Does donated plasma cure covid-19 for patients in critical condition?

In a paper published in JAMA, investigators from China treated five critically ill covid-19 patients with plasma donated from patients who had already recovered from SARS-CoV-2. “Convalescent plasma,” as it is known, contains antibodies that the body manufactures in bulk when fighting an infection. After the infection, the body maintains a stock of “memory cells.” Some antiviral antibodies circulate in blood, like molecular surveillance drones. If the infection re-appears the antibodies spring into action. Convalescent plasma was previously used in SARS in 2003 and H1N1 in 2009 with varying degrees of success. Patients in this study all had confirmed infection, severe pneumonia with acute respiratory distress requiring mechanical ventilation (breathing machines), and had not responded to other antiviral treatment. All patients received convalescent plasma between ten and twenty-two days into the course of their illnesses. The most important results were reported: four of five patients had substantial improvement in their breathing while using mechanical ventilation within 12 days. Three of five patients were discharged from the hospital; the remaining two are in stable condition. The real question is: did convalescent plasma therapy for critical covid-19 infection improve outcomes? Answer: hard to say. This was a non-randomized study in five patients with a disease that often improves on its own. The mainstay of treatment is “supportive care,” including helping patients get enough oxygen while their body fights off the infection. However, without a control group for comparison (or other statistical methods to make sense of the findings), we cannot say with any certainty whether the convalescent plasma helped the patients or intensive supportive care helped the patients or not. A placebo-controlled clinical trial would be better able to provide answers to this question.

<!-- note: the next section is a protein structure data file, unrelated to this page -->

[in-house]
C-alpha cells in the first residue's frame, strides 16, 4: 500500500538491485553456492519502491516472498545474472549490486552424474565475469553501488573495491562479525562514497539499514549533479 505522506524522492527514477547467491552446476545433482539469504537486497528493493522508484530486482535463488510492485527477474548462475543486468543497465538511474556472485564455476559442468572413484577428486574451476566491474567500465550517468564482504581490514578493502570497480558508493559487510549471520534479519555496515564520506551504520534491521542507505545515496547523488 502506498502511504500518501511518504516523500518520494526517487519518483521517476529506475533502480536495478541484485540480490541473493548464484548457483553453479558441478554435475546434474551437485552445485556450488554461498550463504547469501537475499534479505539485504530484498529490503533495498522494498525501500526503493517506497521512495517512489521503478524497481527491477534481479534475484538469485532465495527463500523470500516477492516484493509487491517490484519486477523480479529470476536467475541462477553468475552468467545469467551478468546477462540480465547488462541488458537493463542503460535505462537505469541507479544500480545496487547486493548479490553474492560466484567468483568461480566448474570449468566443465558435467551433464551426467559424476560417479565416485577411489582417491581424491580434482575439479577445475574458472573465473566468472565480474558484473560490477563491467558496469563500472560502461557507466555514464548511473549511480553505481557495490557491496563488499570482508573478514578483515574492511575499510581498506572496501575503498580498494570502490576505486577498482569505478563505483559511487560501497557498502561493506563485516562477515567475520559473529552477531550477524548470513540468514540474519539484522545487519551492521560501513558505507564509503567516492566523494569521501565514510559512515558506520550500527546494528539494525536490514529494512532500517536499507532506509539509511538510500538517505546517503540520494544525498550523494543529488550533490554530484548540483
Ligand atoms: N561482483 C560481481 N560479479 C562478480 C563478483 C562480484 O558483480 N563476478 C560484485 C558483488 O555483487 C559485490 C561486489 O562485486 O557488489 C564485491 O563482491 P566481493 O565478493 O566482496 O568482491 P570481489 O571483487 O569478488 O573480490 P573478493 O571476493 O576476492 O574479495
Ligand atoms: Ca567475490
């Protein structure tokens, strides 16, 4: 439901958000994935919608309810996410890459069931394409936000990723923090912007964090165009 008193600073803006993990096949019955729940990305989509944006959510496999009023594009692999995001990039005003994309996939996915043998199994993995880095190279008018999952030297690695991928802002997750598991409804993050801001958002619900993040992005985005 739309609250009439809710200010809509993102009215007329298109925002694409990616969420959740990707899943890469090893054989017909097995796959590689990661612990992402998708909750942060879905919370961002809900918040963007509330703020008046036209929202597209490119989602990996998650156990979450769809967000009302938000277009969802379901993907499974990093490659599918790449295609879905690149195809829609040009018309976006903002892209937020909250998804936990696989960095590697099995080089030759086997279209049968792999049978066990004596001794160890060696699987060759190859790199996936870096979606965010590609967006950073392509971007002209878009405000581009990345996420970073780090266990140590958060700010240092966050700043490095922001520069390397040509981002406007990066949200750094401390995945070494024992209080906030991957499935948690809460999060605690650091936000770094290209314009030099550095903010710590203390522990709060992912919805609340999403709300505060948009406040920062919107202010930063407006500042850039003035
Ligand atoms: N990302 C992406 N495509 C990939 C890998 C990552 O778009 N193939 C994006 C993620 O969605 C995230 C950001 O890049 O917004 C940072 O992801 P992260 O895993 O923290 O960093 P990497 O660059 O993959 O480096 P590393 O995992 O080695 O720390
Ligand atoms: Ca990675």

Research Section Editor


Inconsistent Policies on PPE

Faced with shortages of personal protective equipment (PPE), hospitals are adopting very different policies about who should wear protective gear and when. In Boston, where the Boston Globe reported Thursday that more than 160 hospital employees had tested positive for coronavirus, the Mass General Brigham hospital system, which includes Massachusetts General Hospital and Brigham and Women’s Hospital, said that all employees must wear face masks “at all times while on facility premises.” Meanwhile, Brief19 has received reports from frontline staff in other hospitals, including University of Texas Southwestern that face masks are being limited only to employees considered to work in “high risk” areas and those employees working in areas not considered to be at “high risk” are actively being instructed to remove them. Meanwhile, President Trump had resisted using the Defense Production Act, a Korean war-era law, to compel companies to produce supplies like face masks, though he finally announced plans too ask General Motors to produce mechanical ventilators. You can join alongside healthcare workers in finding and making PPE by going to Boston Globe.

What the Stimulus Package Means to Healthcare

After a week of negotiations, President Trump signed a $2 trillion stimulus package into law yesterday afternoon. The legislation is the third and final piece of the covid-19 relief package. Highlighted below are some of elements, buried amongst 880 pages, that stand to benefit the health care sector: Paycheck Protection Program: Businesses with less than 500 employees have access to $350 billion in loans to cover payroll and administrative costs; Hospital Funding: $100 billion of direct support to hospitals; Medicare: Several measures have been taken, including increasing the reimbursement rates for covid-19 hospitalizations by twenty percent during the crisis, suspending the sequestration through December 31, 2020, and expanding the Medicare Hospital Accelerated Payment Program; General insurance changes: Allowing more flexibility in reimbursement, face-to-face requirements for telehealth services have been waived, payers are required to cover SARS-CoV-2 testing; The Strategic National Stockpile: $16 billion was set aside to purchase PPE to augment existing equipment and supplies in the Strategic National Stockpile, as well as $1 billion under the Defense Production Act. It appears that the bill prioritizes money being made available for operational costs and supplies while burdensome restrictions are being lifted to allow for more flexible provision of care. New York Times.

Tracking the Outbreak

Physicians and scientists have been frustrated by the lack of data available about the spread of covid-19. How many cases are there? Where are those cases? There has been talk of the National Institutes of Health creating a database, but it has yet to be seen. In the meantime, yesterday, the New York Times released the most granular data set to date. It is available to download. New York Times.

Policy Section Founder

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